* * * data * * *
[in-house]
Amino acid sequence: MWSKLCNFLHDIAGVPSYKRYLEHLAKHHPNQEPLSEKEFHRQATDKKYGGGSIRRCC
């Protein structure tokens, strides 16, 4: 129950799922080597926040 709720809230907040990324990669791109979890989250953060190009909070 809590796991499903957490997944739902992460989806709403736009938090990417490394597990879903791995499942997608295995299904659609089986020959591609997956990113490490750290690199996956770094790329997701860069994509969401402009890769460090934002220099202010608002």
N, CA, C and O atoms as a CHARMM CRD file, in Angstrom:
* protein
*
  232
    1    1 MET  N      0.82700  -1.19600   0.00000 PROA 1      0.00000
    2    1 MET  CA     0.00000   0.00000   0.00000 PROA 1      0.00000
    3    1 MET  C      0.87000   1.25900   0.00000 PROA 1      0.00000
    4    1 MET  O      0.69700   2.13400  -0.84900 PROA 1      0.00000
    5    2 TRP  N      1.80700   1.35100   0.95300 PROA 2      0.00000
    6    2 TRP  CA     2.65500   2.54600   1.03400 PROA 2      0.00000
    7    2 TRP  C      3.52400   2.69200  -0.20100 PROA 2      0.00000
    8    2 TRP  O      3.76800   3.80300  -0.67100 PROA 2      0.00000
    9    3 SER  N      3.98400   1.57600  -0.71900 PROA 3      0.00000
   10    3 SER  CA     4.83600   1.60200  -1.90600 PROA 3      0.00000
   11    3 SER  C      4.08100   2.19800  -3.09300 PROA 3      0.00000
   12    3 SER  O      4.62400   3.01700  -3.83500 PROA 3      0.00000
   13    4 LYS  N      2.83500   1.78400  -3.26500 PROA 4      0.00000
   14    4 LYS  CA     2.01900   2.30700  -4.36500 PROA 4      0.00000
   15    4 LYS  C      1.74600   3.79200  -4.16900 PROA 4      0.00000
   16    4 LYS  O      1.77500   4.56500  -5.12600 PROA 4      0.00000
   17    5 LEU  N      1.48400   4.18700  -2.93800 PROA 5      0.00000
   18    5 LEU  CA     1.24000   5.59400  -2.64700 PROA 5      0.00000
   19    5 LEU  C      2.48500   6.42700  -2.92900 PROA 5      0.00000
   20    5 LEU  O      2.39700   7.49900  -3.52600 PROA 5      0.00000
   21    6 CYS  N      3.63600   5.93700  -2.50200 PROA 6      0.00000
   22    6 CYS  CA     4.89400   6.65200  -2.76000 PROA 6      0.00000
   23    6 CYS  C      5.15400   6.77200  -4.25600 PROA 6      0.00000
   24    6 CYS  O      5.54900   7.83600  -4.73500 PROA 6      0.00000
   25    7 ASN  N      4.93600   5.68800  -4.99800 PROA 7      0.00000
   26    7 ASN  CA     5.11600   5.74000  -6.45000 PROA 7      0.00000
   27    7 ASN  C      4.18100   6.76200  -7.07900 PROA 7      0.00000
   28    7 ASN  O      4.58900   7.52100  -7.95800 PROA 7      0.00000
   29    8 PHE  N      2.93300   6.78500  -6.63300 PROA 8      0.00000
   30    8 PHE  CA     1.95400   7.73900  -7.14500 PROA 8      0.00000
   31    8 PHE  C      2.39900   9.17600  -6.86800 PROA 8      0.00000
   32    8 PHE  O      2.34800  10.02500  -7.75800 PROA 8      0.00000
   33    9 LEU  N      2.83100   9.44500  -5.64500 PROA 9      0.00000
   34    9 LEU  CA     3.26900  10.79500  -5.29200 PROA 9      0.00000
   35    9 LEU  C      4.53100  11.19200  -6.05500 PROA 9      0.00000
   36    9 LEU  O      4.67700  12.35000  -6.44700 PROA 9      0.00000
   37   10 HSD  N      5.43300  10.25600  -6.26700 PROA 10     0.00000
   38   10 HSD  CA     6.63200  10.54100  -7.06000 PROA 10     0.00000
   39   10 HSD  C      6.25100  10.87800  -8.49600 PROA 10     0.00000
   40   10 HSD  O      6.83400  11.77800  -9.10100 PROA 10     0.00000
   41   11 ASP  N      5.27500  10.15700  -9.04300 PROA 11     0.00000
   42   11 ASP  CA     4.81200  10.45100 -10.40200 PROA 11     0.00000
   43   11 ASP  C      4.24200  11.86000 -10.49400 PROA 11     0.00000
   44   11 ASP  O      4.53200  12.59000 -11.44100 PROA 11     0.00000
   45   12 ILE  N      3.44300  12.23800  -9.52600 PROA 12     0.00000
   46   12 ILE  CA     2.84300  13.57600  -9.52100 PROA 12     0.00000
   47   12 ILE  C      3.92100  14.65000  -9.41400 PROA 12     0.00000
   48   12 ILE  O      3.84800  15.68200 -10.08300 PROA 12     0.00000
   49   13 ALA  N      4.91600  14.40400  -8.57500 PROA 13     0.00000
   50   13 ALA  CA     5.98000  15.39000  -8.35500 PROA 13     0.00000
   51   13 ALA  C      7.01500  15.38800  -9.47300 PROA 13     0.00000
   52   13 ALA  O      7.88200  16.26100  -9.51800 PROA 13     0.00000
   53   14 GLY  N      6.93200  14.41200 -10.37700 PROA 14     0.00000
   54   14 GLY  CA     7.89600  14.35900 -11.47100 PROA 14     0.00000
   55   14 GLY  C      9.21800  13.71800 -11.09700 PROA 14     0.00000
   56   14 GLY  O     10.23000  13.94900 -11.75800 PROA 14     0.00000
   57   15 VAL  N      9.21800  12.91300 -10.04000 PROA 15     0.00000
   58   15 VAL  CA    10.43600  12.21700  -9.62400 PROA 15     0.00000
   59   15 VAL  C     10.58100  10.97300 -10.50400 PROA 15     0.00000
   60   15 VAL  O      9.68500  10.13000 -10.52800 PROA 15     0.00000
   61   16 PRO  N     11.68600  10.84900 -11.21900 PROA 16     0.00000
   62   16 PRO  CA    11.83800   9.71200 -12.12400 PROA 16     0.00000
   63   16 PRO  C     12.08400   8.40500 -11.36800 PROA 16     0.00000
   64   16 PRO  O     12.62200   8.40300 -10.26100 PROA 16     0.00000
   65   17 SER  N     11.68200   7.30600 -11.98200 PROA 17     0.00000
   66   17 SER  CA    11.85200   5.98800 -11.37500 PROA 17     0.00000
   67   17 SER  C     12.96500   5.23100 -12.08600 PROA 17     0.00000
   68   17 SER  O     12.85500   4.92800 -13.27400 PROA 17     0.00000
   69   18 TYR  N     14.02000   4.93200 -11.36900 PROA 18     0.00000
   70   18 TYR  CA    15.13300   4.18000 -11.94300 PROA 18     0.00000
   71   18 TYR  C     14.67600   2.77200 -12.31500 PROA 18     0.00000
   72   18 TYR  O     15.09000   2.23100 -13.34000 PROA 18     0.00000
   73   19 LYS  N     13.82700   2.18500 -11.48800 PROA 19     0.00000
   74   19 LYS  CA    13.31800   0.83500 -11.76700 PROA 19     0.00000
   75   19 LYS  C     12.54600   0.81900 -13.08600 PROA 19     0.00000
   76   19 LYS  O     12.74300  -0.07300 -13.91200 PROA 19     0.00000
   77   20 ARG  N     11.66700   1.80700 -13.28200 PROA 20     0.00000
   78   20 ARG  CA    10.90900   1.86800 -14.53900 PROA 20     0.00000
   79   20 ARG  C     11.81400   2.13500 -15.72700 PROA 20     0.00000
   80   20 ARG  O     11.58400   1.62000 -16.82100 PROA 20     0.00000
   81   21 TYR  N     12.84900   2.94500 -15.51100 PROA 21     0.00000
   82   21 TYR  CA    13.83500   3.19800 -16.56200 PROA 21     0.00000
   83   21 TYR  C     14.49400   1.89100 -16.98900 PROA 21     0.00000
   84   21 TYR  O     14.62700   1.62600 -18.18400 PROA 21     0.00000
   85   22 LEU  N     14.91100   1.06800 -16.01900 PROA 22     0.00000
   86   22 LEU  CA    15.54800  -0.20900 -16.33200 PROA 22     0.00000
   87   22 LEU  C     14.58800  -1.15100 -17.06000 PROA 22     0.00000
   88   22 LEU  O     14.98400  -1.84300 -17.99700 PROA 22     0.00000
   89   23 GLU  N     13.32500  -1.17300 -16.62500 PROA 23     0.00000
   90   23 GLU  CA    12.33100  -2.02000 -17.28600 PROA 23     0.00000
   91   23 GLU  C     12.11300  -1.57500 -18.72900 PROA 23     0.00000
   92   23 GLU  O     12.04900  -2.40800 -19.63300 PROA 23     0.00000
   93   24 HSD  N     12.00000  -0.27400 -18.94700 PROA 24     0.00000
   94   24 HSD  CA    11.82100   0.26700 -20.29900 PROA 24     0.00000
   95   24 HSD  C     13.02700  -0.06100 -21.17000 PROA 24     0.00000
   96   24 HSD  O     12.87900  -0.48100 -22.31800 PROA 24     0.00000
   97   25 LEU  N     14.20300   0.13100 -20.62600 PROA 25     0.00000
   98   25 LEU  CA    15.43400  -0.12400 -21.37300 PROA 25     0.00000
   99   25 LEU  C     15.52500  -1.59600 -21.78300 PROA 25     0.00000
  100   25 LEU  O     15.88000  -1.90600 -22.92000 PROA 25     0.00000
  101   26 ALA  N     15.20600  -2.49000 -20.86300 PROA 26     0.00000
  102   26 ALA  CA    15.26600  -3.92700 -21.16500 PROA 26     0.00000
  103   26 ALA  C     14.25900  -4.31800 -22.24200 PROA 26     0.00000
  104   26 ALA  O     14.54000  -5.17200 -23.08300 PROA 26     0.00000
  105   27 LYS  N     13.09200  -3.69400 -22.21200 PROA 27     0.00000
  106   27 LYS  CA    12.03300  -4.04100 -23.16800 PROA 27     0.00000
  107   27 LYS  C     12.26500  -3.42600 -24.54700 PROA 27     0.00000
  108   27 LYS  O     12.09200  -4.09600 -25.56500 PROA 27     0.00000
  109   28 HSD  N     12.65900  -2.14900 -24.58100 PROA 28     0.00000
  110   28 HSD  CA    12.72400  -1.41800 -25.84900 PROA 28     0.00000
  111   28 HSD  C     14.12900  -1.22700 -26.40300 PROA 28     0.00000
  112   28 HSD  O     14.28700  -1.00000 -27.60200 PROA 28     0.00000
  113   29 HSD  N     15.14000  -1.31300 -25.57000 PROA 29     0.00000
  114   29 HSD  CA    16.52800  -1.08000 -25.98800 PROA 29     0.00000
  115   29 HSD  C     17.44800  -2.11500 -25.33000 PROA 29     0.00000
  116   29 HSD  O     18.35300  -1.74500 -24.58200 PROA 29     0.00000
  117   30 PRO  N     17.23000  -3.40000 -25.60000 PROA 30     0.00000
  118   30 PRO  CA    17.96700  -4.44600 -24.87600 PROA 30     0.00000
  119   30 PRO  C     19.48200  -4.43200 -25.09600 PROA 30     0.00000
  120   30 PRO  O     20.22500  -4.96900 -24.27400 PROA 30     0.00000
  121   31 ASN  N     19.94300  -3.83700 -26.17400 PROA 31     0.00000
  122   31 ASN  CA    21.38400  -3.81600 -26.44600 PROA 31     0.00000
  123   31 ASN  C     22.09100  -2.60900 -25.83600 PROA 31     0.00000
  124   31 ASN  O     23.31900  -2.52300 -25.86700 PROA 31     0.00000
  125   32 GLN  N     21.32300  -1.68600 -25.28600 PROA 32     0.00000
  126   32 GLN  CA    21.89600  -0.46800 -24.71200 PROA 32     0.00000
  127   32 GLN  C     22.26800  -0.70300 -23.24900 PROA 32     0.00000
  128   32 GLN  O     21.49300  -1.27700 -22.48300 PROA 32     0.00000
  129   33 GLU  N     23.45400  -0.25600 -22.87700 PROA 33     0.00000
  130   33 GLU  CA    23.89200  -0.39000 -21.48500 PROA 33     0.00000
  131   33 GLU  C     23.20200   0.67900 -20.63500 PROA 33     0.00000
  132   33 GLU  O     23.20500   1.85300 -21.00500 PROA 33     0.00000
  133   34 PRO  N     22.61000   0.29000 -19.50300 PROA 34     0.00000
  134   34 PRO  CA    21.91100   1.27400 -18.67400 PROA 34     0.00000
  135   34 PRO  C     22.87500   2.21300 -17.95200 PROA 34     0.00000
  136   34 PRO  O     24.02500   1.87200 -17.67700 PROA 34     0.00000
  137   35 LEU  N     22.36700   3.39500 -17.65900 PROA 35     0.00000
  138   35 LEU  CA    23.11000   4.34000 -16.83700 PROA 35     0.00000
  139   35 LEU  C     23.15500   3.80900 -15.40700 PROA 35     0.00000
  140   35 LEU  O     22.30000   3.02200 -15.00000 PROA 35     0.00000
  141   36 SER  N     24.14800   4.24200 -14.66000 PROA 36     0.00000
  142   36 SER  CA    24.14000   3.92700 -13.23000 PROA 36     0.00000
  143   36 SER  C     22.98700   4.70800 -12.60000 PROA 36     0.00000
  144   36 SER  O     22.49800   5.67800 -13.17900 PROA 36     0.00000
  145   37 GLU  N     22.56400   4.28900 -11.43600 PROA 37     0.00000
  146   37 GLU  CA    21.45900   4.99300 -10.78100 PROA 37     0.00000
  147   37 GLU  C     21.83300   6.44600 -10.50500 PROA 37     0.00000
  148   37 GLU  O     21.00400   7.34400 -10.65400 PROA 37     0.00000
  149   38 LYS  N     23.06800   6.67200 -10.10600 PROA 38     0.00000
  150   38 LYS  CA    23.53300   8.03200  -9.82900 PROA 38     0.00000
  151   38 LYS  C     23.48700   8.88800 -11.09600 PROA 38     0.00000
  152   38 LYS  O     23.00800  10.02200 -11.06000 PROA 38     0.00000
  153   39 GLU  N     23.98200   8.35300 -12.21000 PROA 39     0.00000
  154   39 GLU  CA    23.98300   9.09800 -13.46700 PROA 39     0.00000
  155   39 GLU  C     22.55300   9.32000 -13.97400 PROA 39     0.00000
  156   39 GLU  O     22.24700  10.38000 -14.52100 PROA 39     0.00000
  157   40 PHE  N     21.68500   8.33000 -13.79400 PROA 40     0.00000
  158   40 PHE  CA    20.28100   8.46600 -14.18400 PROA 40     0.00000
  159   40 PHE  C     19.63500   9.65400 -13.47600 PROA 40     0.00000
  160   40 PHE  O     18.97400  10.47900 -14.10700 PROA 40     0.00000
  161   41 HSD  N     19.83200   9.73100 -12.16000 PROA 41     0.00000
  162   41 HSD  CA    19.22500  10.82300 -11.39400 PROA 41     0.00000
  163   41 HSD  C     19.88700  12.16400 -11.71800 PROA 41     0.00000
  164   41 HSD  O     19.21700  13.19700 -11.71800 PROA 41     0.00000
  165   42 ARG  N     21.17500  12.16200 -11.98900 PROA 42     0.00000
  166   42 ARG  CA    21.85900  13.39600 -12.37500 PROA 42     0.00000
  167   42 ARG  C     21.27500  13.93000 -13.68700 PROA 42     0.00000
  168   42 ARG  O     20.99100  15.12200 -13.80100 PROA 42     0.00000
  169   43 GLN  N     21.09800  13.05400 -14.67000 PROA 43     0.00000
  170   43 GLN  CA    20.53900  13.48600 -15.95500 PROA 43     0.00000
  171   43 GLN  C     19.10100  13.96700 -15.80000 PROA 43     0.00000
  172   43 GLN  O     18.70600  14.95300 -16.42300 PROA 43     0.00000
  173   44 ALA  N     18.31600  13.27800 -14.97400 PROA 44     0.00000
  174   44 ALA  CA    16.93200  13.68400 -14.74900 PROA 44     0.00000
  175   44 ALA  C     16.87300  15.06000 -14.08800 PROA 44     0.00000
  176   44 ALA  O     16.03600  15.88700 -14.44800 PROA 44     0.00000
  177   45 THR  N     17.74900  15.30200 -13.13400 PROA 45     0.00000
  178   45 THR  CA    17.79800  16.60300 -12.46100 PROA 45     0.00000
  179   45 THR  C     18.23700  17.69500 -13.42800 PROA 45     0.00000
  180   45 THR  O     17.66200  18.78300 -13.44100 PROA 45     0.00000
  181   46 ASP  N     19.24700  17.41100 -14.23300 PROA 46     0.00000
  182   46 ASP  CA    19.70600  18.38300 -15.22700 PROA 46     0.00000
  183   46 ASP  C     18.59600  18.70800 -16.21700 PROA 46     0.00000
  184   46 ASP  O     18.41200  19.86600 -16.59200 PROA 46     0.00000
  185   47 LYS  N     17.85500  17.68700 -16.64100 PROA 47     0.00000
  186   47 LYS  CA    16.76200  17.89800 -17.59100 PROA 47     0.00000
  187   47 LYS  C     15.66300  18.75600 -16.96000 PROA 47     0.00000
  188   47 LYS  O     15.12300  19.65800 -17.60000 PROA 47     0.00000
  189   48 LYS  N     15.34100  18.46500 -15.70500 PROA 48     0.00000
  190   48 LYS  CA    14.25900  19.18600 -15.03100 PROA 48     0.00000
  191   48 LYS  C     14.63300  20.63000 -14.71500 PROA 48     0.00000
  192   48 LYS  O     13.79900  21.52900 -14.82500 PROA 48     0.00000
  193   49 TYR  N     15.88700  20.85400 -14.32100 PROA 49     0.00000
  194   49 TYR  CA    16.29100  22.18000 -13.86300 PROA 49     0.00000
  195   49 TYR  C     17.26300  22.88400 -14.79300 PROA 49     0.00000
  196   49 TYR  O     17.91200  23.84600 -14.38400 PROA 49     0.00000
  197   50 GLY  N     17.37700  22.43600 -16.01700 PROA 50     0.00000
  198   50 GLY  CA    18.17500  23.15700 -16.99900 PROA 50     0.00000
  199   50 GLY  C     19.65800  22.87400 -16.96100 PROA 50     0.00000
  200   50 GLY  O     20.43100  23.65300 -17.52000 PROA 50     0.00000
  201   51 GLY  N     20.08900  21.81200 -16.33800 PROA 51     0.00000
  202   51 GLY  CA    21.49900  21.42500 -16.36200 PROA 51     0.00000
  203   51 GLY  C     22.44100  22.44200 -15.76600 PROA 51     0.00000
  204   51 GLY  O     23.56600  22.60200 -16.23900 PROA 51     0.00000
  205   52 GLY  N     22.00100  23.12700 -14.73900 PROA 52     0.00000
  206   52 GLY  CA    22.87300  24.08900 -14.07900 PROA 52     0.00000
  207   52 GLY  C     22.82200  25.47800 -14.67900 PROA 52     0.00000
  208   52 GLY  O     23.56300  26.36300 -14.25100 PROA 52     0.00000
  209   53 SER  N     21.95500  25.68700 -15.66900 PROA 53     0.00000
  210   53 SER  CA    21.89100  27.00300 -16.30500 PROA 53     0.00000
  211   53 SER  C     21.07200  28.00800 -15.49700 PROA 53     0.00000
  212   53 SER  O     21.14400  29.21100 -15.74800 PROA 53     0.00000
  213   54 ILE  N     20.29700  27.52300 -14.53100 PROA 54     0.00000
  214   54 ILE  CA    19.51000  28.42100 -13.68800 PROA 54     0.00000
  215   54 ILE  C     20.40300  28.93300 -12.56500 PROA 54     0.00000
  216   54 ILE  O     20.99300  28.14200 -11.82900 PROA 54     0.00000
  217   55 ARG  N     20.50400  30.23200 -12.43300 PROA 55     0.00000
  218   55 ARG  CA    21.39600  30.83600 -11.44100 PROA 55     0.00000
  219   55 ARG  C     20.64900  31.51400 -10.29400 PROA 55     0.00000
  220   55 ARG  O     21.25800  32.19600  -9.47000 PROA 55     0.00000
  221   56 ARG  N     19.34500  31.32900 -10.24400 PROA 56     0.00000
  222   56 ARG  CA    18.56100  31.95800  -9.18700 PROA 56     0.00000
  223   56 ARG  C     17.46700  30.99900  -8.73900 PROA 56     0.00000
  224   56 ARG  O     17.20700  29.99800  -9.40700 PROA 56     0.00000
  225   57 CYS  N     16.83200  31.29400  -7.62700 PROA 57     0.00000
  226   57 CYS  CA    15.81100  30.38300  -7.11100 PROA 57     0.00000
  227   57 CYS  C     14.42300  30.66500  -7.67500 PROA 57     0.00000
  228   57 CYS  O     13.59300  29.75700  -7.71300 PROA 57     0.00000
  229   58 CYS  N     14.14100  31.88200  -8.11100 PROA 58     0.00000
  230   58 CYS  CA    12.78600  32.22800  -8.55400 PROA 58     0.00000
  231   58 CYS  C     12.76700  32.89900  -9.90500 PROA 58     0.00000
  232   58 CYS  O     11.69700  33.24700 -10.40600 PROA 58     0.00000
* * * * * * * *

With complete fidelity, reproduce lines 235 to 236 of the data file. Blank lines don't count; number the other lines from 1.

  228   57 CYS  O     13.59300  29.75700  -7.71300 PROA 57     0.00000
  229   58 CYS  N     14.14100  31.88200  -8.11100 PROA 58     0.00000